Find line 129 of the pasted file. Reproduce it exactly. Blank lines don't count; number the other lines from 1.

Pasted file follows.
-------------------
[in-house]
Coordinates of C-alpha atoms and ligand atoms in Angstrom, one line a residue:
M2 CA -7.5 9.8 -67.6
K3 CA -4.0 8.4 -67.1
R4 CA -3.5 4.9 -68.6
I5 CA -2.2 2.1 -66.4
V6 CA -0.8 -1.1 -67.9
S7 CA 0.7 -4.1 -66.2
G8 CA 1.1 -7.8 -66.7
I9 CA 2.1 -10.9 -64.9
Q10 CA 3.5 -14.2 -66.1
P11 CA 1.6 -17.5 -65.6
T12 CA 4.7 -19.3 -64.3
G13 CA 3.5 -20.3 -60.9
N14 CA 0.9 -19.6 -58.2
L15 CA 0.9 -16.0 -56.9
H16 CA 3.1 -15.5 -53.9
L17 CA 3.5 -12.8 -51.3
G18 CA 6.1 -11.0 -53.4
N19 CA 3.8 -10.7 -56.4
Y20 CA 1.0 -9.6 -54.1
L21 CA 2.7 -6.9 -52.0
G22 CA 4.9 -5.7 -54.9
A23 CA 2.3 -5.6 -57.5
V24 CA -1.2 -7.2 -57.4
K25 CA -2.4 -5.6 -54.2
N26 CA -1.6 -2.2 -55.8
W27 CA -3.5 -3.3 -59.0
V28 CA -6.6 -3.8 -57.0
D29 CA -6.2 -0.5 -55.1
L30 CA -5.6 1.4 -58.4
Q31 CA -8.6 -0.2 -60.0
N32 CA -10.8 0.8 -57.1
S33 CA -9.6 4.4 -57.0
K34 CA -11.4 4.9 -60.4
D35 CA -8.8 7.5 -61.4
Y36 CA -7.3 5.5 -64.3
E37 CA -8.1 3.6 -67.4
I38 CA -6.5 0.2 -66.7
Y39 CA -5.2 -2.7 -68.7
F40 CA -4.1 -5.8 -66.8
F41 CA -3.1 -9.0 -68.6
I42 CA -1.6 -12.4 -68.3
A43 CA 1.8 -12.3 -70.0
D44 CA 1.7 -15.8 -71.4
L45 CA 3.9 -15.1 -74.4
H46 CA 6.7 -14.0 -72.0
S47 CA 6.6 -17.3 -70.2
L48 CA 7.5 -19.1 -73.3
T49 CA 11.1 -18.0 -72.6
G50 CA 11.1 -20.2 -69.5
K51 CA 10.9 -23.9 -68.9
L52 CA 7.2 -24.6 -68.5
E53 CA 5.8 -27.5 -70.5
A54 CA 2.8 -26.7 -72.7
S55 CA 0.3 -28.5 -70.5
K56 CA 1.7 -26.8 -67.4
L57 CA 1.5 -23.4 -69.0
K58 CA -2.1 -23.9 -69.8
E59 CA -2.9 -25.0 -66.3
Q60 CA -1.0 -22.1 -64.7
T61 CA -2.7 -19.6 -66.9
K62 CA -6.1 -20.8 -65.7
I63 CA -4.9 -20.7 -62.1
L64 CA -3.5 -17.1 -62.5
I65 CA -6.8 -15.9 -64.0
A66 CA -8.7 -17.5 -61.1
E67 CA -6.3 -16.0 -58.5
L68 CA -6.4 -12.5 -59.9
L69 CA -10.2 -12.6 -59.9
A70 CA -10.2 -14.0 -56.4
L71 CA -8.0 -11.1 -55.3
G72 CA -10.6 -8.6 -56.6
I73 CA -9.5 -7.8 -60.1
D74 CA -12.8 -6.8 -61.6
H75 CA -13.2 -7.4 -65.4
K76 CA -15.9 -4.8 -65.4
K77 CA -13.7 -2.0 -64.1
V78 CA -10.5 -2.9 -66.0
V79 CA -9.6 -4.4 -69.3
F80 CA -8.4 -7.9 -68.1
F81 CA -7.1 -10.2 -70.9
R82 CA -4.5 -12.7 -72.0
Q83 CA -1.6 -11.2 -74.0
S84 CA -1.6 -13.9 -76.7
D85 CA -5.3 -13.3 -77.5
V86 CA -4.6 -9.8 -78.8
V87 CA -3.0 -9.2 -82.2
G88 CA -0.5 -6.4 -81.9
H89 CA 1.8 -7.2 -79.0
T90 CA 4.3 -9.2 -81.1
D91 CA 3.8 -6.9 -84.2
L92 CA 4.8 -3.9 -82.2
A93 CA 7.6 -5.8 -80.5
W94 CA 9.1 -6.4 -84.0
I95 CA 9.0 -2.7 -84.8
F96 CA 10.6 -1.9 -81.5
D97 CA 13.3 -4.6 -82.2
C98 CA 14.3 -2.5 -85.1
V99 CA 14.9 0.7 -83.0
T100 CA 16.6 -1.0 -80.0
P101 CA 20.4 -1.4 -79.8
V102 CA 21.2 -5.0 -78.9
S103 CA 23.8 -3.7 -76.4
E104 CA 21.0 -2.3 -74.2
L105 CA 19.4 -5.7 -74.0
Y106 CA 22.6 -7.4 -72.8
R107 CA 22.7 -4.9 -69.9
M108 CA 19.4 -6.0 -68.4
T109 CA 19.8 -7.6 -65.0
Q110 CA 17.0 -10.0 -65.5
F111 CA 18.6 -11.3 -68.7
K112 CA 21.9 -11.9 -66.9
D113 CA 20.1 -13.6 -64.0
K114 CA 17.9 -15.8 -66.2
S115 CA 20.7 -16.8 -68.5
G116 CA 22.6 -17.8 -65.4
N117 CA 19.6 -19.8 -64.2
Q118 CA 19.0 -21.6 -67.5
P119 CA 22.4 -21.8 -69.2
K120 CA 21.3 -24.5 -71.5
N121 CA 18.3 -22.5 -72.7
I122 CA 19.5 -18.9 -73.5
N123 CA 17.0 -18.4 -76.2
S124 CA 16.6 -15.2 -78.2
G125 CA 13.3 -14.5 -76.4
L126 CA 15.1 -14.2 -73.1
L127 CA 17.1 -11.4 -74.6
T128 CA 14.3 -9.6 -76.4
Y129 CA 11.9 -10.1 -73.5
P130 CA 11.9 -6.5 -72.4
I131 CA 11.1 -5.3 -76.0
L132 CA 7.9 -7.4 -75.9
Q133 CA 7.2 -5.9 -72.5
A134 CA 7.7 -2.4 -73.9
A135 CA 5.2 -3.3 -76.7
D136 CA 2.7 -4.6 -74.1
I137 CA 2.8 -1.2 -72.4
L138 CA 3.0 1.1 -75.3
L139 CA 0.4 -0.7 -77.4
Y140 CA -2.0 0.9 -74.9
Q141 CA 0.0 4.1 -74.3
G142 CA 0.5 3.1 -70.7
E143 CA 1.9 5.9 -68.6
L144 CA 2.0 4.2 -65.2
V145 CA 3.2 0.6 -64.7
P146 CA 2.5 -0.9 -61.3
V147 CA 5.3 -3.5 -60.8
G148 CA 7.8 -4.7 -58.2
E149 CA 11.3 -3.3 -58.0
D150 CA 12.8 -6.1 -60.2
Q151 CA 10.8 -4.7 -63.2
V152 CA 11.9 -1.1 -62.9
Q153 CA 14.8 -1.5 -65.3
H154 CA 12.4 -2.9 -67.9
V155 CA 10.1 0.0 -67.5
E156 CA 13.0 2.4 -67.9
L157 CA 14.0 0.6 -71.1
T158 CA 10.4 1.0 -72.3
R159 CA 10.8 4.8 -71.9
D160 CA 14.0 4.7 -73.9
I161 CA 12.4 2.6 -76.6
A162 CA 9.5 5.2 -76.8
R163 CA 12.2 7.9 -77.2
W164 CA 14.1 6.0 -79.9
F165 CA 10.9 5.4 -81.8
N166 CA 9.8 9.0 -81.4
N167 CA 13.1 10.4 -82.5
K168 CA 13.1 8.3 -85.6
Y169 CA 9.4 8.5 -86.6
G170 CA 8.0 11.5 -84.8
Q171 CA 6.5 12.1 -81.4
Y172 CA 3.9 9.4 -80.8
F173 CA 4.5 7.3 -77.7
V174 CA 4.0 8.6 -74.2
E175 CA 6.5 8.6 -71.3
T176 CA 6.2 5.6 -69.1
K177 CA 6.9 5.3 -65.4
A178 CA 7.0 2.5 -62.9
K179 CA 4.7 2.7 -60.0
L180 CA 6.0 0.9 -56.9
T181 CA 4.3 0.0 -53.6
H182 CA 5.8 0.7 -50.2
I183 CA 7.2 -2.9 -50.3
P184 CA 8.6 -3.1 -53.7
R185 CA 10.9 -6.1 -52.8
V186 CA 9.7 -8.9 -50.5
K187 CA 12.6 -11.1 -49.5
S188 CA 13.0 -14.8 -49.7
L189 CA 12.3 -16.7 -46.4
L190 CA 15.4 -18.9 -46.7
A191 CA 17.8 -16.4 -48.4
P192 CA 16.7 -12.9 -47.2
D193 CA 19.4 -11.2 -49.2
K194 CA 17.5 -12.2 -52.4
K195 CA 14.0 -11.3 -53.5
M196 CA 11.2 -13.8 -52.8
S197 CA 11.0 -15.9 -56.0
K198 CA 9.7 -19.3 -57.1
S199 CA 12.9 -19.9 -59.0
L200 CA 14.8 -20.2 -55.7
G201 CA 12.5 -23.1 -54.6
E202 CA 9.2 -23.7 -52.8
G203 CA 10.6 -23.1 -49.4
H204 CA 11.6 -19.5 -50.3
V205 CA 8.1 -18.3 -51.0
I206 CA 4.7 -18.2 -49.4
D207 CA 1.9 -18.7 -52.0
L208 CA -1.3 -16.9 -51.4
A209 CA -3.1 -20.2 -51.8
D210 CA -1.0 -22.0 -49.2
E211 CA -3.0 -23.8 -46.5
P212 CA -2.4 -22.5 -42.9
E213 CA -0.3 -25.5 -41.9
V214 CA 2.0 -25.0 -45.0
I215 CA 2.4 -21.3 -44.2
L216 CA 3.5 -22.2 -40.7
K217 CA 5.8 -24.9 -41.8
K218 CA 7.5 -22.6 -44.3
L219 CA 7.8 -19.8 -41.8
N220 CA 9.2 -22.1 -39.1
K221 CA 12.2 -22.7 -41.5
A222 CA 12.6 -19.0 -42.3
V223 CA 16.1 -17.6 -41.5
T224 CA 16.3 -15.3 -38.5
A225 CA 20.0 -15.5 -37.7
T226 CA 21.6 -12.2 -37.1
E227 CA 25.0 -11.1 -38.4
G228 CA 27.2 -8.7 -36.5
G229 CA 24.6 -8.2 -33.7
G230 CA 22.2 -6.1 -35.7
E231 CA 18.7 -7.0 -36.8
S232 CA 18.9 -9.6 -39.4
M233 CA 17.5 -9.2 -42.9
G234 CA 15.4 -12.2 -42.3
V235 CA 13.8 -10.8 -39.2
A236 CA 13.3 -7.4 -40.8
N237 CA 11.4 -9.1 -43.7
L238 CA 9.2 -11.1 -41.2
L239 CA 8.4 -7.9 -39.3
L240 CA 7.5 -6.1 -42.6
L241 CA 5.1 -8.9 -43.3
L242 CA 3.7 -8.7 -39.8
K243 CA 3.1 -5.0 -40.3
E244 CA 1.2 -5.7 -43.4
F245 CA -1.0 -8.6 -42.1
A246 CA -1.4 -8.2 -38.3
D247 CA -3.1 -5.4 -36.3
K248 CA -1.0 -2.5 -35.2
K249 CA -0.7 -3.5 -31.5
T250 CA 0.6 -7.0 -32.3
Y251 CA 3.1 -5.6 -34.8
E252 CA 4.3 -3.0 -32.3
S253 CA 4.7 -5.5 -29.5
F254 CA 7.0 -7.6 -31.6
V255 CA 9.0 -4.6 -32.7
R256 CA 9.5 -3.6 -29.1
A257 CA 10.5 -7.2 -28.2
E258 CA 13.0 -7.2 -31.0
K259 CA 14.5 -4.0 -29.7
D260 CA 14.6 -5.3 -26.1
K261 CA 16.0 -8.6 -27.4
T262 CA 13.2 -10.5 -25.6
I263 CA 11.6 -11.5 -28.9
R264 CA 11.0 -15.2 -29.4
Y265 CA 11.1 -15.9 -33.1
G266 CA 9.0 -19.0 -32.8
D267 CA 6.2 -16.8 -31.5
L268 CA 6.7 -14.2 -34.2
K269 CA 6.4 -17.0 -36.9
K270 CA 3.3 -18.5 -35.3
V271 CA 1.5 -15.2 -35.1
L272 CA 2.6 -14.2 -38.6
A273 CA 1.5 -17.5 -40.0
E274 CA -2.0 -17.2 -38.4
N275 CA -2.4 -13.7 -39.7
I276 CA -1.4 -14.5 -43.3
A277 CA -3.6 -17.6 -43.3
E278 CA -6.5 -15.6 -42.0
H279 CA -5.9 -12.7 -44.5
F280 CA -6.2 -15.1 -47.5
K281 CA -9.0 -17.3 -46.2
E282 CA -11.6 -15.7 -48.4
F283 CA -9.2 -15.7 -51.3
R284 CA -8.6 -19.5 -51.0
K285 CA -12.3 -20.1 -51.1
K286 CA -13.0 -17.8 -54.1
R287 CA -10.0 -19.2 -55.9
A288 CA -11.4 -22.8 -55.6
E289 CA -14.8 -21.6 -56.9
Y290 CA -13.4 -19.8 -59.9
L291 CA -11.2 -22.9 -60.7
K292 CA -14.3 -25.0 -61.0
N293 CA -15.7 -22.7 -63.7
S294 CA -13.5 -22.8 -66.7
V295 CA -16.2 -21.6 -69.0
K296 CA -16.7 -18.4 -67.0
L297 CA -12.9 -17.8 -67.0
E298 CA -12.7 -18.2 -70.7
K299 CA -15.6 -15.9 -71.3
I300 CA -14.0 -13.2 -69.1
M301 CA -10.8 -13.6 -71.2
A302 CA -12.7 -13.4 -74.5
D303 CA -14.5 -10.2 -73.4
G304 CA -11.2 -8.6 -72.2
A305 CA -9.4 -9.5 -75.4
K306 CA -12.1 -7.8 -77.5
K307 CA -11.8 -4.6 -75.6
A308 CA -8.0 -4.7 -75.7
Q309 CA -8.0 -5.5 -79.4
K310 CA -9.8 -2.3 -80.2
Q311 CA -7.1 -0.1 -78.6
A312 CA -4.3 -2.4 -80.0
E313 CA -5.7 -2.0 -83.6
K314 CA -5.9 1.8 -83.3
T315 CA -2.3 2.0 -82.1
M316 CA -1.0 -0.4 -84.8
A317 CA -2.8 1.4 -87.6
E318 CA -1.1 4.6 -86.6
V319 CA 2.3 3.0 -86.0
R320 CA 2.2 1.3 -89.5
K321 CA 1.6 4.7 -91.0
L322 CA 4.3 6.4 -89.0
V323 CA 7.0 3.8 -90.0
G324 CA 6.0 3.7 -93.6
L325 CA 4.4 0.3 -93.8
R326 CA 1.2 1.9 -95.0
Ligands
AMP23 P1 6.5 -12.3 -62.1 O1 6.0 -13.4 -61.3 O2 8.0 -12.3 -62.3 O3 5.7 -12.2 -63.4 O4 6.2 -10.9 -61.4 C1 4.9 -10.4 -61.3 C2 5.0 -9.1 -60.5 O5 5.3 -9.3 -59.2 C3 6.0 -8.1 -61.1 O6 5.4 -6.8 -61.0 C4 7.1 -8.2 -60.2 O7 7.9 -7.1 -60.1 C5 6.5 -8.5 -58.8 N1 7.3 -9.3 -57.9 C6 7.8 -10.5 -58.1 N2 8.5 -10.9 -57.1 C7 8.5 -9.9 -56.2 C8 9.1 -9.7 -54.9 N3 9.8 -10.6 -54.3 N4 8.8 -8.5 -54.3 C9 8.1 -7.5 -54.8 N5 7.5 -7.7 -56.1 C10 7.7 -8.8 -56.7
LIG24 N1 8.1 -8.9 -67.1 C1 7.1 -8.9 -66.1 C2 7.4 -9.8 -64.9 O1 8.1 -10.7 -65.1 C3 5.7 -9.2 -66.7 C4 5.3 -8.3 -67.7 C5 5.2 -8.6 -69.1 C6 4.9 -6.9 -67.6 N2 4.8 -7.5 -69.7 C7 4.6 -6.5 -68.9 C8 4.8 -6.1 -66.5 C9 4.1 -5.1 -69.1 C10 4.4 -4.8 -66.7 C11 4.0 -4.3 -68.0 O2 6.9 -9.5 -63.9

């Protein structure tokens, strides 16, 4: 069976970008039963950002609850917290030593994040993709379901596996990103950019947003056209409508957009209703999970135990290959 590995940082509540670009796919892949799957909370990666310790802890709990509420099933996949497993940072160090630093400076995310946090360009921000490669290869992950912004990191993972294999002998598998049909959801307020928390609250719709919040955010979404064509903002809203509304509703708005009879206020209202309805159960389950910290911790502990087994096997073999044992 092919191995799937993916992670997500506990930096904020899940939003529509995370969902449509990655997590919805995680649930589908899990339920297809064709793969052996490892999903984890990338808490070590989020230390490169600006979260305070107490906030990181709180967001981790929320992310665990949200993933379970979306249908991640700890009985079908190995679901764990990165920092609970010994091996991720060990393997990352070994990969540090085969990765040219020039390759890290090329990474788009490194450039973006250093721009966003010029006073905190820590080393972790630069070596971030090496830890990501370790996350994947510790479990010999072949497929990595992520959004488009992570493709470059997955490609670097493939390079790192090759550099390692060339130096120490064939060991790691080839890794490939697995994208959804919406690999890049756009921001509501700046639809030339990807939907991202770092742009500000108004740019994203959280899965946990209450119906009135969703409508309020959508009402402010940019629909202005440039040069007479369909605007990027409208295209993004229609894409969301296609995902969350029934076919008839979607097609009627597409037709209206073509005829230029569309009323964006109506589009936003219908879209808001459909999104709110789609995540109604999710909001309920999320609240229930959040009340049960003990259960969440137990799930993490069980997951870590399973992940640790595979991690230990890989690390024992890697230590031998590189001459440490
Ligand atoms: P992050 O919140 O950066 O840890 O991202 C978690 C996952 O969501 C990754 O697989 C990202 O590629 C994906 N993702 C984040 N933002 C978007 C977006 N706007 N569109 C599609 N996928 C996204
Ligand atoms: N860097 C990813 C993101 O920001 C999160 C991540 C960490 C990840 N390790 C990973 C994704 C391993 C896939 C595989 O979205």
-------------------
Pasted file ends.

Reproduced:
T128 CA 14.3 -9.6 -76.4